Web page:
India is certainly growing faster than the developed world. This obviously translates into the fact that it is catching up with the GDPs of its developed counterparts. Thus, at this rate, how long before India's economic output equals in size or becomes bigger than the advanced nations? Not very long if data from Euromonitor is to be believed. As highlighted in today's chart of the day, India is expected to become the third largest economy in the world on a PPP basis by the time the year 2020 arrives. China, which is vying to take the top honours from the US, will in fact have an economy that is comfortably bigger than the latter during the same time. Interesting to note that half of the nations in the top six would be the ones that are currently part of the famous BRIC block.

Source: Euromonitor

01:39
 
A lot of questions have been raised in the recent past regarding the government's lack of substantial action. Be it on policy reforms or corruption. The government seems to be taking its own sweet time to debate and consider what needs to be done. But the debate seems to be soon becoming an endless subject. To the extent that people have actually started to get worried as to whether the country would witness a major slowdown. Contradicting these fears, the Finance Minister, Mr Pranab Mukherjee, has recently told a leading daily that there is no need for cynicism on the economy. He opines that the government is definitely not taking a back seat. It has passed laws, is taking policy reform actions, and is fixing the judicial system as well. And on the inflation front, it has effectively brought down inflation. Unfortunately all things take their own time in a democracy. True that the government has controlled inflation to some extent. True that some laws have been passed. But the process has been painfully slow. As a result, India seems to be underachieving on most fronts. Wish the Finance Minister would understand this and hurry up with his policies. Otherwise by the time the changes actually take place, they would have become redundant.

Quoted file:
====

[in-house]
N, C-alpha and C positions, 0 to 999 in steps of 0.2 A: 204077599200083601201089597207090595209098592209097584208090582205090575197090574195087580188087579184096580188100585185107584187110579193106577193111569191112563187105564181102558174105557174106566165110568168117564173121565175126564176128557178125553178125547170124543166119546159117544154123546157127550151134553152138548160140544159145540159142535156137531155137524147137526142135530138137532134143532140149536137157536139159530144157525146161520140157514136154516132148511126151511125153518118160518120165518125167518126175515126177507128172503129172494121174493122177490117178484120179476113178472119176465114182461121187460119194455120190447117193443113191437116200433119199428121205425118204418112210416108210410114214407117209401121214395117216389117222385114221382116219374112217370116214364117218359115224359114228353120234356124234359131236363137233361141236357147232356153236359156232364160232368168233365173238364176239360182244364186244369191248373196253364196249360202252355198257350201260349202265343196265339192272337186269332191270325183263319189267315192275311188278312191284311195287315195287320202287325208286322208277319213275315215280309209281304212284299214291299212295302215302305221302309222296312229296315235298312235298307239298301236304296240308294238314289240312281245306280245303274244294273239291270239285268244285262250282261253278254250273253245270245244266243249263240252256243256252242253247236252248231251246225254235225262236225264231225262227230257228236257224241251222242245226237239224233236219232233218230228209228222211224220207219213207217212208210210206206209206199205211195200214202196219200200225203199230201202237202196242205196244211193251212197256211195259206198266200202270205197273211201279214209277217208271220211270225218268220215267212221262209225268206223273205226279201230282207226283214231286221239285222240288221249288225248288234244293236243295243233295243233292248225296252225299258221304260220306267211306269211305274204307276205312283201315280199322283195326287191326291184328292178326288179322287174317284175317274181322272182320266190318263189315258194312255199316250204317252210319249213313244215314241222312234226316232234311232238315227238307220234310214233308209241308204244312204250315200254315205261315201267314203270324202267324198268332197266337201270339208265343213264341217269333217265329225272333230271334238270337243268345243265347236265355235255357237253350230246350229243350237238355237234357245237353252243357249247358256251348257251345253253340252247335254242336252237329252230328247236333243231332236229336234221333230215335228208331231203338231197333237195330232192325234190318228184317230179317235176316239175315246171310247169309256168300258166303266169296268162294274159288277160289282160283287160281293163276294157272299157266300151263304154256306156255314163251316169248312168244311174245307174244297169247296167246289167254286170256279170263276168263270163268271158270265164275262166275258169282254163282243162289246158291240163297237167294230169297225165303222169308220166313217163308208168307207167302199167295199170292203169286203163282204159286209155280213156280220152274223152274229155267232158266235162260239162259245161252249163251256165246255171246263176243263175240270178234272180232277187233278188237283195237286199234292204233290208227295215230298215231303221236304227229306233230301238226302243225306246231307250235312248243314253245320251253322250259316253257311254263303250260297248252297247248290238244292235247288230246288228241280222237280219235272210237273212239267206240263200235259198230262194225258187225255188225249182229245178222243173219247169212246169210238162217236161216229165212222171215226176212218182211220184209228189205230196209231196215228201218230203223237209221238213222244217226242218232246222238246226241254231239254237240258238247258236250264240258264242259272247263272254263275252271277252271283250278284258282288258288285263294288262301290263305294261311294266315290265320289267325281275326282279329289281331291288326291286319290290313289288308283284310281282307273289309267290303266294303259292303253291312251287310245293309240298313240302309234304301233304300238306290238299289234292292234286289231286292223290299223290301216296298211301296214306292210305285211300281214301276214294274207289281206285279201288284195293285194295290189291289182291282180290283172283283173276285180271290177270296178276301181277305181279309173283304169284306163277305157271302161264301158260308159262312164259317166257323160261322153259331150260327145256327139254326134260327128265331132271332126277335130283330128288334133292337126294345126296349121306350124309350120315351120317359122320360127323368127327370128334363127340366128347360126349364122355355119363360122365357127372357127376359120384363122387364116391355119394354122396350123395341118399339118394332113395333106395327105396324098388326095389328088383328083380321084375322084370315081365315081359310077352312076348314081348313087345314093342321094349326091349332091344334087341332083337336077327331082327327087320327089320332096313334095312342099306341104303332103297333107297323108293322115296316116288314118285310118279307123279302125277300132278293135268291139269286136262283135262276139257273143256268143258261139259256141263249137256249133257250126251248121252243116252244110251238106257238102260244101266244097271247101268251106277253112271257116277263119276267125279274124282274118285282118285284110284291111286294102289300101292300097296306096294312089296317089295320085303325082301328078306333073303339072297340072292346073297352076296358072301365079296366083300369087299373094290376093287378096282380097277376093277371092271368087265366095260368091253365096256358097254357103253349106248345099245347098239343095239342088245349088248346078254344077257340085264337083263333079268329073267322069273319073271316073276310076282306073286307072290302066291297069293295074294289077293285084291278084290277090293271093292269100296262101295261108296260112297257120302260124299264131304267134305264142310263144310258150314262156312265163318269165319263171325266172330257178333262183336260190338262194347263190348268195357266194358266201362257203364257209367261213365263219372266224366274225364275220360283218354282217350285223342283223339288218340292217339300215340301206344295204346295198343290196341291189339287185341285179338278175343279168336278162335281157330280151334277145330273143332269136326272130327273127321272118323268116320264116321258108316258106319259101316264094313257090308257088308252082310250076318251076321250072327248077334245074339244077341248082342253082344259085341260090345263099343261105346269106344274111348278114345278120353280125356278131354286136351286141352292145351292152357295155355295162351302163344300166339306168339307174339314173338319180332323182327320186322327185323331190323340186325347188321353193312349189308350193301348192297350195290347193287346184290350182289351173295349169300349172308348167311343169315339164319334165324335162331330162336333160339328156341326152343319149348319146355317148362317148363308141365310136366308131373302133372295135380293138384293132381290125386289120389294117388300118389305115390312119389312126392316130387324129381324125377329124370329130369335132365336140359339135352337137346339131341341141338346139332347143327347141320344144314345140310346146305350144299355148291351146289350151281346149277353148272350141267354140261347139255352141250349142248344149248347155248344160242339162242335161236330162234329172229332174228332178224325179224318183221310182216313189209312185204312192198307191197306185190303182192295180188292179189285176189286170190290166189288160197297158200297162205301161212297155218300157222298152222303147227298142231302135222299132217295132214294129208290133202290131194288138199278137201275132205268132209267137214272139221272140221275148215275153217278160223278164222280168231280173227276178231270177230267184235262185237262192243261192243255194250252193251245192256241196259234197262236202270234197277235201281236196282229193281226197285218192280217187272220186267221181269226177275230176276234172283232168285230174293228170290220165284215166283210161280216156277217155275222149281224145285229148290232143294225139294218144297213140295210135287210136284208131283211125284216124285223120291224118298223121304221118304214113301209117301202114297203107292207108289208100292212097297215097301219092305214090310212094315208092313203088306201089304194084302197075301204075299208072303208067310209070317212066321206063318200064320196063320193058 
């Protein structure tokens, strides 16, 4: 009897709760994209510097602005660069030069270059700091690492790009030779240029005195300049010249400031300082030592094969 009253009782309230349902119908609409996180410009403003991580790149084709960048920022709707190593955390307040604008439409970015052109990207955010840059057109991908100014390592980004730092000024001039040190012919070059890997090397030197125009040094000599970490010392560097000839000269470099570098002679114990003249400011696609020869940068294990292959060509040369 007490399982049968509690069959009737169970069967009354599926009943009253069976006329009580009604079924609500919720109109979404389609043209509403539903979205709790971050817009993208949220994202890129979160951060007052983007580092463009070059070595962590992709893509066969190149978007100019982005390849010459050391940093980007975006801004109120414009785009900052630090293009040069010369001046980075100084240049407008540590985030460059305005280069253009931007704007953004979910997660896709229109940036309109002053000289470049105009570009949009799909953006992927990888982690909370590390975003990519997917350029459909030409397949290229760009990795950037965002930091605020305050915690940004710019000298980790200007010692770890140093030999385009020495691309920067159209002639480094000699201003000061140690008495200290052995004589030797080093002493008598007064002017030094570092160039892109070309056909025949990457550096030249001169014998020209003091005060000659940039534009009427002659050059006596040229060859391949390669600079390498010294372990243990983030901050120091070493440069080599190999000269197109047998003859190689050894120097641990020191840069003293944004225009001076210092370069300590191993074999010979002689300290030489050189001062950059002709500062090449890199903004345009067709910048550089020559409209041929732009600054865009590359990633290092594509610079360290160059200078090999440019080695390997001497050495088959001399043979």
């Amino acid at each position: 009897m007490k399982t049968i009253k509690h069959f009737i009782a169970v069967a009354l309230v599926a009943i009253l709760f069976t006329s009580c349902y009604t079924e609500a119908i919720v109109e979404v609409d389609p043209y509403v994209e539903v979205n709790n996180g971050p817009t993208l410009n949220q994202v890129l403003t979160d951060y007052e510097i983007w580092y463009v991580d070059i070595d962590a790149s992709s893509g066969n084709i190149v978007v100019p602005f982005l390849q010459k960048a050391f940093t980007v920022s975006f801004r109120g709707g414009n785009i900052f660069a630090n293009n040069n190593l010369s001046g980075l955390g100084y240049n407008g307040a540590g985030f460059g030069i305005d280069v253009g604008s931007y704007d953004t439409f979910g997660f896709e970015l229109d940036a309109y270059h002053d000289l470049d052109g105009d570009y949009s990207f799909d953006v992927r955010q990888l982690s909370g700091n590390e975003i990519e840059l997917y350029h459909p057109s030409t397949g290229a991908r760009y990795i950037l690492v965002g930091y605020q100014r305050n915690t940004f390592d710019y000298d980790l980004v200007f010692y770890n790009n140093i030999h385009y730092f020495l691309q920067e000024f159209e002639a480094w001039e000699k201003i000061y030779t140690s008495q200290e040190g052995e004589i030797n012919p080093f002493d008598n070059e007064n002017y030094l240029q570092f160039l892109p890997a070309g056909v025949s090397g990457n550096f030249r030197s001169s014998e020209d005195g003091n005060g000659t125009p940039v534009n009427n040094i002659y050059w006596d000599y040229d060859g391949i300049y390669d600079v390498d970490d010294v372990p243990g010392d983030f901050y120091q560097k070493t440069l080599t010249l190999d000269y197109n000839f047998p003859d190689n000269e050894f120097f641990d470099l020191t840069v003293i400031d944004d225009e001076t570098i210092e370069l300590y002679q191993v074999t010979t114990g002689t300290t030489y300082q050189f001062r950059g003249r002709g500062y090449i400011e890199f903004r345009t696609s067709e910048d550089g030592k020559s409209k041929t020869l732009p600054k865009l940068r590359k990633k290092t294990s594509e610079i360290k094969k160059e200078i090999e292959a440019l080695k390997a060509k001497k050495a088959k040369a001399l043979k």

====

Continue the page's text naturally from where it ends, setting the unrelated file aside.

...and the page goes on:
02:18
 
As the deadline approaches, it seems U.S is on the verge of a second financial crisis. The general feel is that the Senate will reach an agreement over extending U.S debt worth US$ 14.3 trillion by August 2. However, the US Fed leaves enough room for doubt. The Fed is busy in laying a contingency plan along with the Treasury Department for a default scenario. The plan includes framing procedure by which Treasury will let it know which checks will get cleared and which won't. The recipients for the same range from social security recipients to government workers.